Govt unveils plan to curb human-wildlife conflict
19 June 2013, 15:58
By John Kioko
The government has unveiled plans to stop human wildlife conflicts in
Shimba Hills National park in Kwale county, a government officer has
Digging of 10 kilometers trench from the park is among other plans
which the government will put in place to reduce the issue of wildlife
destroying crops in farms and harming locals staying in the region
according to Kwale county commissioner Evans Achoki.
Achoki admitted that human -wildlife conflicts have been increasing
and a major problem in the area which needed urgent solution.
Speaking in his office yesterday Achoki said that the government is
planning to dig a 10 kilometers trench from the forest to serve as a
buffer zone between farmers and the National park which houses wild
"The trench will be dug in areas which are not fenced and we are sure
that the issue of elephants and other wildlife animals terrorizing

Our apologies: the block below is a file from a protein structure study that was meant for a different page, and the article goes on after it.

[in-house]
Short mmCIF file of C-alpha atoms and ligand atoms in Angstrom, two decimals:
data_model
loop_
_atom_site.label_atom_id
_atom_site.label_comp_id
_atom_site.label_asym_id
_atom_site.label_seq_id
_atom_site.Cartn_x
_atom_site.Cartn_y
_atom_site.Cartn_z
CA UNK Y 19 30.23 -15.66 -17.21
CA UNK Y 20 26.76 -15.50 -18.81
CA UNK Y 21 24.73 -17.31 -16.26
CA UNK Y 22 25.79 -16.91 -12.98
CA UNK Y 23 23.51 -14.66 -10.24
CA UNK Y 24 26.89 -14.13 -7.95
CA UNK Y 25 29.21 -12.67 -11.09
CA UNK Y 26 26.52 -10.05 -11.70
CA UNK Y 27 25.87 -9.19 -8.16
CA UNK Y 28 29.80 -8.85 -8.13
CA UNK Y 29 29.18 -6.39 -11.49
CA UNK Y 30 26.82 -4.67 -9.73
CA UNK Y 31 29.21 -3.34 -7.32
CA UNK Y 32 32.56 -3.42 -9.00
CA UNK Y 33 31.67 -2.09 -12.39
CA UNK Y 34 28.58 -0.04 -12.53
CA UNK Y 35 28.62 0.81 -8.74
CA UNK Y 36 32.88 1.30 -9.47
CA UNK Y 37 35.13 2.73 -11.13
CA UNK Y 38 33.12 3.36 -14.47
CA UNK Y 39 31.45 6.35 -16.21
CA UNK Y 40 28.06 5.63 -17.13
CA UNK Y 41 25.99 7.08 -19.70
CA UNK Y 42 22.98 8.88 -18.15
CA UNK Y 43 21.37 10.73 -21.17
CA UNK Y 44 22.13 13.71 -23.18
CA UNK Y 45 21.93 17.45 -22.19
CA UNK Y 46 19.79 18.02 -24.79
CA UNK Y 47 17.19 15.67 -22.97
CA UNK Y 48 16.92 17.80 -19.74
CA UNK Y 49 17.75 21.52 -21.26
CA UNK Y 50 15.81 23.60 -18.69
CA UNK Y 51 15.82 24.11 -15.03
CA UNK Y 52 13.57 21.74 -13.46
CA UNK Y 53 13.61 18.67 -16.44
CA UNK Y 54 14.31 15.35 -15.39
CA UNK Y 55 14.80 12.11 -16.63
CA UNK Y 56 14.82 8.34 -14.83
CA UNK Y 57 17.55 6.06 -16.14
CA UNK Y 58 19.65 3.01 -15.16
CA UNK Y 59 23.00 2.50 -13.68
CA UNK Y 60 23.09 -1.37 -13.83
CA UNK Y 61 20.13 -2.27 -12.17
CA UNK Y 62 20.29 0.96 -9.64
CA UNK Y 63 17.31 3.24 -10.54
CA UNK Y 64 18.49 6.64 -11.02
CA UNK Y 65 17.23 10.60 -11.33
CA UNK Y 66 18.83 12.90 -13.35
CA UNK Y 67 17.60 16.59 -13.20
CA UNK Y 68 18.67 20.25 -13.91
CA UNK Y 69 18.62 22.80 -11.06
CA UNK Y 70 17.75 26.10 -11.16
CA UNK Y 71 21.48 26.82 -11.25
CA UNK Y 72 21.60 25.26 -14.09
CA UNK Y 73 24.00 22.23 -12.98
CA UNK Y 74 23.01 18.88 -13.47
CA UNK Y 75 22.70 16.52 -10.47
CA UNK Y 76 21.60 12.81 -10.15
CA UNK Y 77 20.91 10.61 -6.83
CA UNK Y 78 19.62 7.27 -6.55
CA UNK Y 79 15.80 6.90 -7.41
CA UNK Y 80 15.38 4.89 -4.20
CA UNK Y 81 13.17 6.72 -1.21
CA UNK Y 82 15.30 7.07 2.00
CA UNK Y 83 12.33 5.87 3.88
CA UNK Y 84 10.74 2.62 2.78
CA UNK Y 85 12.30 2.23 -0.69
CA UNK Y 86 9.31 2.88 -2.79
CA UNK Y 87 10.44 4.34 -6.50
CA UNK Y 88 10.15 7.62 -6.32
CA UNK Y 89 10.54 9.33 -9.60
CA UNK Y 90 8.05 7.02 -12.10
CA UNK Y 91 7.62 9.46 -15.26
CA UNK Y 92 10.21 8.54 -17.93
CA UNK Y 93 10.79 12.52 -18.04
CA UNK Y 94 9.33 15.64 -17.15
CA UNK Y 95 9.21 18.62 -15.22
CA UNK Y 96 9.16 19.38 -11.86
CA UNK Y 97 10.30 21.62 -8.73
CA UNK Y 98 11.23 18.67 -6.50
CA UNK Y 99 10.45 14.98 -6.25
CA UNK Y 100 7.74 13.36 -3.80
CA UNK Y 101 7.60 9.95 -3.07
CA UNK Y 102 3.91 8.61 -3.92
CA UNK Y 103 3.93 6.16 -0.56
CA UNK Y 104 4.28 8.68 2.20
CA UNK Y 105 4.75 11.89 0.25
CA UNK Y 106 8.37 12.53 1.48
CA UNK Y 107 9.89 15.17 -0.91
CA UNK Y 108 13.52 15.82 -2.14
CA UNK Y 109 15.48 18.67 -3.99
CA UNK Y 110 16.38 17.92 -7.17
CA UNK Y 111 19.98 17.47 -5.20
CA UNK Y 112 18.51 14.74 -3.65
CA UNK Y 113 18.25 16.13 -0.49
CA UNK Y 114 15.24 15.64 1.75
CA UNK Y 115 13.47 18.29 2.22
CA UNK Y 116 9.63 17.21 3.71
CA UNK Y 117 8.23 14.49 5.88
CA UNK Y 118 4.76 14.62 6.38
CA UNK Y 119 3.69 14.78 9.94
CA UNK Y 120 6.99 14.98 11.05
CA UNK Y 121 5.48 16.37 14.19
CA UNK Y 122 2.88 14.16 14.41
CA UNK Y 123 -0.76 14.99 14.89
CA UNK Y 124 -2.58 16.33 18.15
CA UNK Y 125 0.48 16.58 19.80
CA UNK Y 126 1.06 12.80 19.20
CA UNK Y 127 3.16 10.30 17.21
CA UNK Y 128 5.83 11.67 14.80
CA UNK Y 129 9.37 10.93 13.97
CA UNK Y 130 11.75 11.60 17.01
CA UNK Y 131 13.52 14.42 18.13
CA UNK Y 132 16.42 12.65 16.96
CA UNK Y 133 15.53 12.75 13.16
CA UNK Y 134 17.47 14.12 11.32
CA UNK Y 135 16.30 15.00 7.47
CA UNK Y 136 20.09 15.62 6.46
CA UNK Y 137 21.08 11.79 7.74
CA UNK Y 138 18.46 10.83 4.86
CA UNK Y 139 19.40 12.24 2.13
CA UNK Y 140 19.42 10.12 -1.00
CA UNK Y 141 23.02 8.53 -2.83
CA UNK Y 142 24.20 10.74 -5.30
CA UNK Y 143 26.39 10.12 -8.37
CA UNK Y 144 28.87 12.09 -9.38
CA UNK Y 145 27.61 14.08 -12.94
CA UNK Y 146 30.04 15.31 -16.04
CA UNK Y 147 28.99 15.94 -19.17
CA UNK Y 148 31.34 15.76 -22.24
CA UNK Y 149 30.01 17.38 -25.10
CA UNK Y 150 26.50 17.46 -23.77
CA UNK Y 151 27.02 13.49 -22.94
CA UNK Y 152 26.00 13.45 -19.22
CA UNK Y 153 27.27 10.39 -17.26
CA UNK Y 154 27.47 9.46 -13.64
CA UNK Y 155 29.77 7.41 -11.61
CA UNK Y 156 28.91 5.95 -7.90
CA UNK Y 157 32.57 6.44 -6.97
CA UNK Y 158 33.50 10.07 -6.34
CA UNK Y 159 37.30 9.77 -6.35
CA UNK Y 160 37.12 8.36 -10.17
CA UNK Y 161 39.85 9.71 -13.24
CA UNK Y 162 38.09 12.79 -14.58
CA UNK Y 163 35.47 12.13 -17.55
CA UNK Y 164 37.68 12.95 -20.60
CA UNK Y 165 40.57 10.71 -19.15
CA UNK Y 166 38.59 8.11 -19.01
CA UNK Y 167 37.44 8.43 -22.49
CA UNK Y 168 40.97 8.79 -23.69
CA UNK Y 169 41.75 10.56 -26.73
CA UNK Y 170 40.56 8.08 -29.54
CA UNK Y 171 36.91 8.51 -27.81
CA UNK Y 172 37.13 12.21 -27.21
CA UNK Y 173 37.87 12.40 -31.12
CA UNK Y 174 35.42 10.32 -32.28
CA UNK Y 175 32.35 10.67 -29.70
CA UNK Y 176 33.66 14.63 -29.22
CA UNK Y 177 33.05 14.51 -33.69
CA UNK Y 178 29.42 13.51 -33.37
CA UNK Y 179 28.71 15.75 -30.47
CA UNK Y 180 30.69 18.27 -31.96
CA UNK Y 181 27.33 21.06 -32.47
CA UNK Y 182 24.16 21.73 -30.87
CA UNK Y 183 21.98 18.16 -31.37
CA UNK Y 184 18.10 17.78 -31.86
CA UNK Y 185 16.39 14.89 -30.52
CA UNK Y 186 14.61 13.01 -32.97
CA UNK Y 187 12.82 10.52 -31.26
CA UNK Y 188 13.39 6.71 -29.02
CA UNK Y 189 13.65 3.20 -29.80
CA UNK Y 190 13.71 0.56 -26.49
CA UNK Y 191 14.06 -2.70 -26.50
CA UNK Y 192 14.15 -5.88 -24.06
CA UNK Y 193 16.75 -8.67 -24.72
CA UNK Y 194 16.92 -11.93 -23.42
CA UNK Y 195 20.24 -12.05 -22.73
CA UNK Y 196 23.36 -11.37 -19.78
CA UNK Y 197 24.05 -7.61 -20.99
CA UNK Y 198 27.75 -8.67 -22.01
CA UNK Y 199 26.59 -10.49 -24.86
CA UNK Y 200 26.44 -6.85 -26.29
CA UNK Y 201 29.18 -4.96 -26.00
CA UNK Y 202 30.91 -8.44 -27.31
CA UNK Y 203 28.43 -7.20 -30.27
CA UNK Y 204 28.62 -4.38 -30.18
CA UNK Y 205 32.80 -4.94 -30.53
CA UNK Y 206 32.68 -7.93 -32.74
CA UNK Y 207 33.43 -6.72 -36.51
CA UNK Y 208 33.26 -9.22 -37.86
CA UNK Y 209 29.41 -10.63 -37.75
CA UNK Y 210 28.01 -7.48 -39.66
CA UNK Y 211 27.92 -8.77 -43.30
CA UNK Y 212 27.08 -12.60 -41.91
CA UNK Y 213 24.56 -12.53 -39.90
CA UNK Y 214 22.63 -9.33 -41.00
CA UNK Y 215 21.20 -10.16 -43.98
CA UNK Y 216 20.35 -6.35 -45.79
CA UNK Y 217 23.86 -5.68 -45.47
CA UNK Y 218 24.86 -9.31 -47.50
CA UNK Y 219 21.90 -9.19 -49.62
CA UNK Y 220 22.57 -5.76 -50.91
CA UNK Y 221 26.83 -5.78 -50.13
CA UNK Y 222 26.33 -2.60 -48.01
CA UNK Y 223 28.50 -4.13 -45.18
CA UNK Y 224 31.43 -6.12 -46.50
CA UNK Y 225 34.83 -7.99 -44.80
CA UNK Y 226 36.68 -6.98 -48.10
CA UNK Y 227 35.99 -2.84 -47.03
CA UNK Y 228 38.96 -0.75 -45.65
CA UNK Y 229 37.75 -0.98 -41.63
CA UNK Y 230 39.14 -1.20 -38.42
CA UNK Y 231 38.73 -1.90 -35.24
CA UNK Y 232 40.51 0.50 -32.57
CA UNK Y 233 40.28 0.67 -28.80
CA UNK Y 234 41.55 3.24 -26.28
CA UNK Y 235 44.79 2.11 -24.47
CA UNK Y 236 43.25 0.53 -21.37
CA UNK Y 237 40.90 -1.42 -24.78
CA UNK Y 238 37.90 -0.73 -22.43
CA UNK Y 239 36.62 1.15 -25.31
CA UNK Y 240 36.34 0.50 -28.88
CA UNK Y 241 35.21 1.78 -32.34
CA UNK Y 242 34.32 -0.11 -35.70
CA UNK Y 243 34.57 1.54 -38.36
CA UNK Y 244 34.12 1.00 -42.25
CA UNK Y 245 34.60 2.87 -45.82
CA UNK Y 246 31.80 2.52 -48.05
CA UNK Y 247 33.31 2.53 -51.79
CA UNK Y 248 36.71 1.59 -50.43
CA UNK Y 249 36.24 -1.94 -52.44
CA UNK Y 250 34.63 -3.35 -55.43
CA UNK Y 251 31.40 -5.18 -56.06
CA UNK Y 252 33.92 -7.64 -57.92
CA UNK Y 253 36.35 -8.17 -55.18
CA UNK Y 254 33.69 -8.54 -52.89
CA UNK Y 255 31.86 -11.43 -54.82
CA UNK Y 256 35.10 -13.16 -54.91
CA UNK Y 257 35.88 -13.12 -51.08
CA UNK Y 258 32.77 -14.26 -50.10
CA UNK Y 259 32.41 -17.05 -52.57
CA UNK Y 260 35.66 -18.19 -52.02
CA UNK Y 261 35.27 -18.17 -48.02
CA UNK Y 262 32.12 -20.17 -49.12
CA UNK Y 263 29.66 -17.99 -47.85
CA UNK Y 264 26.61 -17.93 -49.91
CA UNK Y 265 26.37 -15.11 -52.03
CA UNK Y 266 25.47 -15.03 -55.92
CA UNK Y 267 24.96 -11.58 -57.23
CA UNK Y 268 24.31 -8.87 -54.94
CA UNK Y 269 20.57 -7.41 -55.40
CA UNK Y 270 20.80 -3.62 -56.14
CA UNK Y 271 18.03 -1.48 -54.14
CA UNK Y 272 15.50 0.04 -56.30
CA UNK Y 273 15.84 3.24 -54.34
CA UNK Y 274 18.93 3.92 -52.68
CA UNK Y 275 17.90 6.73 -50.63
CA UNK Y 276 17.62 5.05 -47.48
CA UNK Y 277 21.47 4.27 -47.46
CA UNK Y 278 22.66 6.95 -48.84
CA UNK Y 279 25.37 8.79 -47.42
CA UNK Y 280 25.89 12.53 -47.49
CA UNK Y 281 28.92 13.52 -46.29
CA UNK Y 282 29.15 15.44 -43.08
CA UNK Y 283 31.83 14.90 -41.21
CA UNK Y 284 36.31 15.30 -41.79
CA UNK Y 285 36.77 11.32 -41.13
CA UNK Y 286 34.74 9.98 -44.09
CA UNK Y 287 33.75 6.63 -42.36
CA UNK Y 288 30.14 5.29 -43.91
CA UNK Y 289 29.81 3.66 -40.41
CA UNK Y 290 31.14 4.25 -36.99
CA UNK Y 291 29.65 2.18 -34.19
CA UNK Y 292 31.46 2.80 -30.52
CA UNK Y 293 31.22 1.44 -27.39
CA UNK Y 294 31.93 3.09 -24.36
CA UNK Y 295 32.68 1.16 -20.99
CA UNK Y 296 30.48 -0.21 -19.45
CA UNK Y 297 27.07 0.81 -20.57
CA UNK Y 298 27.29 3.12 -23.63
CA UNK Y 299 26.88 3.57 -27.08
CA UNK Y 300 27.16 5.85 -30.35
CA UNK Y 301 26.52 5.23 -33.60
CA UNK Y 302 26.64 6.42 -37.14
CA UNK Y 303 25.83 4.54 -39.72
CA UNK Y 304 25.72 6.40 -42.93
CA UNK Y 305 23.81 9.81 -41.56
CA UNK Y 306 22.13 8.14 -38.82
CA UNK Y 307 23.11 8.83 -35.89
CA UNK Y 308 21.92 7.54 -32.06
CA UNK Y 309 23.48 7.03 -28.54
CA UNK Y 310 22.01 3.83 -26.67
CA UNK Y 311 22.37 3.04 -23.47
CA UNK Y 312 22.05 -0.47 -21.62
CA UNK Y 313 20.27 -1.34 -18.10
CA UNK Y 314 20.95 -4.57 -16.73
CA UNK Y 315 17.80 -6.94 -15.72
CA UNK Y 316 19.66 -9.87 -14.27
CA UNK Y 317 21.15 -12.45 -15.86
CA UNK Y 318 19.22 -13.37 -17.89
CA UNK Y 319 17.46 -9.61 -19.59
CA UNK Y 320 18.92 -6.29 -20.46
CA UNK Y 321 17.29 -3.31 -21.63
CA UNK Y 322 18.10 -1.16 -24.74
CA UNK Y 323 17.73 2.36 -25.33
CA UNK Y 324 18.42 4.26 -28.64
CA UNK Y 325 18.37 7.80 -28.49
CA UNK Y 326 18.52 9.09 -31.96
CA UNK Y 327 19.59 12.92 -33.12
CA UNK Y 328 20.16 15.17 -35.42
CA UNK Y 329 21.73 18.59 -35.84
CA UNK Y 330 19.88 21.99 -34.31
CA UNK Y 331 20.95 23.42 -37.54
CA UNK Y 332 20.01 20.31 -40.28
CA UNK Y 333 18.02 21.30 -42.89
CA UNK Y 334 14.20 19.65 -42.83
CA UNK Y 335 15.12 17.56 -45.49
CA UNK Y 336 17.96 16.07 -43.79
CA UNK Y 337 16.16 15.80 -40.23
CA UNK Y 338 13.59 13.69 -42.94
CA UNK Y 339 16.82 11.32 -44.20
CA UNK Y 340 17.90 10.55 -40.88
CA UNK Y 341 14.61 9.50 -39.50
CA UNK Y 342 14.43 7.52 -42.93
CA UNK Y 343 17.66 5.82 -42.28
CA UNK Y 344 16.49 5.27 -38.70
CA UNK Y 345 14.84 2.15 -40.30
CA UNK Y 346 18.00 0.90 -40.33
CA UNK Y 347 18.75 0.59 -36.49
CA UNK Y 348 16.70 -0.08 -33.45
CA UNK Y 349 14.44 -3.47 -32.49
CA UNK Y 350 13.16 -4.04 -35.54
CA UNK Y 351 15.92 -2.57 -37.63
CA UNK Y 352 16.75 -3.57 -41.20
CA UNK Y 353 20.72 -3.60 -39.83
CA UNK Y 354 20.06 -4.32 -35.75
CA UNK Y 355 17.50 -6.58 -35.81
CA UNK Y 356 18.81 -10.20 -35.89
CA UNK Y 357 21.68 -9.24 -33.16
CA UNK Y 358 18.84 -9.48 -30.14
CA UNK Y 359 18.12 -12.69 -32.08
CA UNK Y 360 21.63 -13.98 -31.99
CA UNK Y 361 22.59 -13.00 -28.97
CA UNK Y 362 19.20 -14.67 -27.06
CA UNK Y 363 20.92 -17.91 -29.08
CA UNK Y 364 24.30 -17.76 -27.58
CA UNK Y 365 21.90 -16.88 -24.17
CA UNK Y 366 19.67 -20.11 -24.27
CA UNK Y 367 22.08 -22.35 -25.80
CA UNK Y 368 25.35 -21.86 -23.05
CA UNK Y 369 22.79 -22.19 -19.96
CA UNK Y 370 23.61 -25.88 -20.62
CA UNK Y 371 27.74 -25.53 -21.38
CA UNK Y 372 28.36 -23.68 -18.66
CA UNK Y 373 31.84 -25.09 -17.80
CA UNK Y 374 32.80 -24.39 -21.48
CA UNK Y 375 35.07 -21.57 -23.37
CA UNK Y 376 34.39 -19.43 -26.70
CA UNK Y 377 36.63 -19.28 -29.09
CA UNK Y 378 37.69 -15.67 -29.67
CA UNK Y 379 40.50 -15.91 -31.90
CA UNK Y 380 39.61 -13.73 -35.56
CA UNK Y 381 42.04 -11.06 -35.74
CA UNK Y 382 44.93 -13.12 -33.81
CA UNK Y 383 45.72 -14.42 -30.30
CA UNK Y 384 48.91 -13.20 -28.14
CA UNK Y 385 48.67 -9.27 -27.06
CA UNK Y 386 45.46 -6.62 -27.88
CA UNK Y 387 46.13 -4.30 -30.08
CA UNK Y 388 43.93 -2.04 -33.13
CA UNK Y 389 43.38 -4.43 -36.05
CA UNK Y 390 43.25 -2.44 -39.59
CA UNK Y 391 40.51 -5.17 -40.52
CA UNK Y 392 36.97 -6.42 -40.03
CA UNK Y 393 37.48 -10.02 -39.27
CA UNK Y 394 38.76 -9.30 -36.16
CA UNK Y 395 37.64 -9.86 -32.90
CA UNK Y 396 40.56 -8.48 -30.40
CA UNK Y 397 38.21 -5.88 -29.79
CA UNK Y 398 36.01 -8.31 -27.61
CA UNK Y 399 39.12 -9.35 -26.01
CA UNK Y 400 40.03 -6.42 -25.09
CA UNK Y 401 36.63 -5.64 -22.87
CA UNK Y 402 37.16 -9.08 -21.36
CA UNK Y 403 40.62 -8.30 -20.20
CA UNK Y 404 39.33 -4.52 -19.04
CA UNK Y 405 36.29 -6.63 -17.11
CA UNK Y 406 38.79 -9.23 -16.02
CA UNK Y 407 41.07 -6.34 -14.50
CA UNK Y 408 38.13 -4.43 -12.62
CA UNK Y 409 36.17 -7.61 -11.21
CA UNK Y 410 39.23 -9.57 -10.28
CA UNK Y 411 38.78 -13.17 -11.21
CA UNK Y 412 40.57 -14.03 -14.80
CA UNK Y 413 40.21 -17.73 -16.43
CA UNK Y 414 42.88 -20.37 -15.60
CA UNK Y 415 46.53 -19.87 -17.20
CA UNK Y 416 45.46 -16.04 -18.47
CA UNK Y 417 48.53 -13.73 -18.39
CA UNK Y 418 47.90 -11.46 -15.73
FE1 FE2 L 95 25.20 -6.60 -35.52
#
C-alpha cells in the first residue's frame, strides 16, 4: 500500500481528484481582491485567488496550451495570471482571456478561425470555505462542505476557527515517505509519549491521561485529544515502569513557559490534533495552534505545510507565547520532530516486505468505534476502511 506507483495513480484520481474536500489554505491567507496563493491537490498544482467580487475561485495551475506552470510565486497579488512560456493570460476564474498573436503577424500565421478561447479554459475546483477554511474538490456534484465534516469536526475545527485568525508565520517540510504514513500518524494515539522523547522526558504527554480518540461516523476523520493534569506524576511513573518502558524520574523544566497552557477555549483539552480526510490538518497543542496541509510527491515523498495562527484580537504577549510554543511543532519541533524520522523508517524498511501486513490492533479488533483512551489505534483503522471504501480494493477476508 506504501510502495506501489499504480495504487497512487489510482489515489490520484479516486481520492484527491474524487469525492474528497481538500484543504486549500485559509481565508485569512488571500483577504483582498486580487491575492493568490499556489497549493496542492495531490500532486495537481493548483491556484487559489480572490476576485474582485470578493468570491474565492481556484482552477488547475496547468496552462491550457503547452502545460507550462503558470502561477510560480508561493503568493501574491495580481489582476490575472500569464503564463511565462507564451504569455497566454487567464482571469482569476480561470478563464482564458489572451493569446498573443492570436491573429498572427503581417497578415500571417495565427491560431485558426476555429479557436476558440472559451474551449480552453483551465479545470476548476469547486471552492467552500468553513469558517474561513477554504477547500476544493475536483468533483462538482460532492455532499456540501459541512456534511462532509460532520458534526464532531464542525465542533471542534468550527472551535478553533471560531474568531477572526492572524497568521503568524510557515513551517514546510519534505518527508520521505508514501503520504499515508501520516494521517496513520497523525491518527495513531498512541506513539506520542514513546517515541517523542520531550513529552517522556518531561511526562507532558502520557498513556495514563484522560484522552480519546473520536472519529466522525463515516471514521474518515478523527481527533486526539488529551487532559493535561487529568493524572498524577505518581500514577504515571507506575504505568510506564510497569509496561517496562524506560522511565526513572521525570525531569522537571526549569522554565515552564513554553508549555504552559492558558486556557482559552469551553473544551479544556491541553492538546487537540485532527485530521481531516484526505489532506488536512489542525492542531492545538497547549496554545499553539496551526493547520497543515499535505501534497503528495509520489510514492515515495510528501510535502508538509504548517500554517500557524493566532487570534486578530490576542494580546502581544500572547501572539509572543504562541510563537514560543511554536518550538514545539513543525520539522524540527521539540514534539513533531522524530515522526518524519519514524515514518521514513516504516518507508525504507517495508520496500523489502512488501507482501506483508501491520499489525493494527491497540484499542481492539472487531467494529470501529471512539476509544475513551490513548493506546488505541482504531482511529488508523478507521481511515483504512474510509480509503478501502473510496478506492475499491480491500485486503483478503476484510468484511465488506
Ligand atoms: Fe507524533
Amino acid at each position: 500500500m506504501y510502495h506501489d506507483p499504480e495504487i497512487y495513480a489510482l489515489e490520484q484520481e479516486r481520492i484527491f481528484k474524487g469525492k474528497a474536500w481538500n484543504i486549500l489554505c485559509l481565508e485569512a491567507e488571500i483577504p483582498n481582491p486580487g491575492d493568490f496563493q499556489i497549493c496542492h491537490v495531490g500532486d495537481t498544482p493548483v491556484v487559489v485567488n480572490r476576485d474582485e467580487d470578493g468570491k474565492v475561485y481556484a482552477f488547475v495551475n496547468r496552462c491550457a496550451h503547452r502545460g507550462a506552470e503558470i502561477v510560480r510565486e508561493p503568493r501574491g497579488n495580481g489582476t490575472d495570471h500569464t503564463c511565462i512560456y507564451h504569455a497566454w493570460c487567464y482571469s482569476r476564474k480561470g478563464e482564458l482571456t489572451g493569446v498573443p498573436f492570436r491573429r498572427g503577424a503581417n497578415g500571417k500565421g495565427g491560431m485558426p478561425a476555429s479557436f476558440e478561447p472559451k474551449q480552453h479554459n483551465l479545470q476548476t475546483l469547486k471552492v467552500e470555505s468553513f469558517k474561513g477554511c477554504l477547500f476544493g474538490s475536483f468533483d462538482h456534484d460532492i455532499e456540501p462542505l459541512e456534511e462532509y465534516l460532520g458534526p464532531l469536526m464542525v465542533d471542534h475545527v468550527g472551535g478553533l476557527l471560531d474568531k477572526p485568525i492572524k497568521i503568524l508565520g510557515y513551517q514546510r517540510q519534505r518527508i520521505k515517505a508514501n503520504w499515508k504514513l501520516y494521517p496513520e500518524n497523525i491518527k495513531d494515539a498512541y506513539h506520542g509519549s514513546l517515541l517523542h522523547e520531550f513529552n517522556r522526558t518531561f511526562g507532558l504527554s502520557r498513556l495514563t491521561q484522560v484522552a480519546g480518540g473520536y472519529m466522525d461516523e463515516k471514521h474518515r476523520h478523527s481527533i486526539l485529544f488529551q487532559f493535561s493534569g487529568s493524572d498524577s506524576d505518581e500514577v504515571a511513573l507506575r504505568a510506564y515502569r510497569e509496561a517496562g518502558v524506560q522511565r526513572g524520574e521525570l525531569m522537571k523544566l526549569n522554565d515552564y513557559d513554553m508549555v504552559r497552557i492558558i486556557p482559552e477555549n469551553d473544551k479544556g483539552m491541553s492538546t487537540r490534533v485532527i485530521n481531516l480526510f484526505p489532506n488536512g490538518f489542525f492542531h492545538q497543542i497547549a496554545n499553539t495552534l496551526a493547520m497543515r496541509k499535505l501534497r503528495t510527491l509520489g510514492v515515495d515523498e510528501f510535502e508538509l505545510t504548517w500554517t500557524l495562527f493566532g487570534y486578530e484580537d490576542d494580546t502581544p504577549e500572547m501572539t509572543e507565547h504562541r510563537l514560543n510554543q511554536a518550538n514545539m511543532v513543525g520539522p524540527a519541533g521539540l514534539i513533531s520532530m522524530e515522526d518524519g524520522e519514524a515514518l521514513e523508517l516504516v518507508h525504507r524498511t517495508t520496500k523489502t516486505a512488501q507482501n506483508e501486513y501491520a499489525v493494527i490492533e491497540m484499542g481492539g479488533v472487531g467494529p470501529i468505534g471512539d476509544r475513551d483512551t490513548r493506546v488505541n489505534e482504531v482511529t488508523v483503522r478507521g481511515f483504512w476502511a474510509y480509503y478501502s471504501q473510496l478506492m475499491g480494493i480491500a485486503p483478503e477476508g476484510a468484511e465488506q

locals will not be there any more," he said.
He said they are expecting KES 5 M to start the project which they
have already proposed to Kenya Wildlife Service who have not yet
approved their proposal.
If the funds are availed Achoki noted that they will use youths in the
area to help digging the trench.
The county commissioner noted that farmers in the area are really
suffering because their food and cash crops are always destroyed by
the animals and especially Jumbos and buffaloes.
Strengthening of the current fence which has been destroyed by the
rogue animals,Achoki said that will be another plan which according to
him will make sure that the issue is addressed once and for all.
"I just want to assure to locals in Kwale county and farmers along
Shimba Hills National Park that we are concerned with the way they are
always terrorized by wild animals and for that reason we are coming up
with this plans to solve the issue," he added.
Locals in the area have continued complaining to the government to
address the issue which have caused them to incur losses after their
crops are destroyed by animals every planting season.
They always live in fear because the wild animals move from village to
village especially at night and some years back deaths people killed
by elephants were reported.
If the governments' plans will be successful locals in the area will
have a sigh of relief from what they have been going through for
decades now with no permanent action being taken according to Harrison
Chaka one of the locals.
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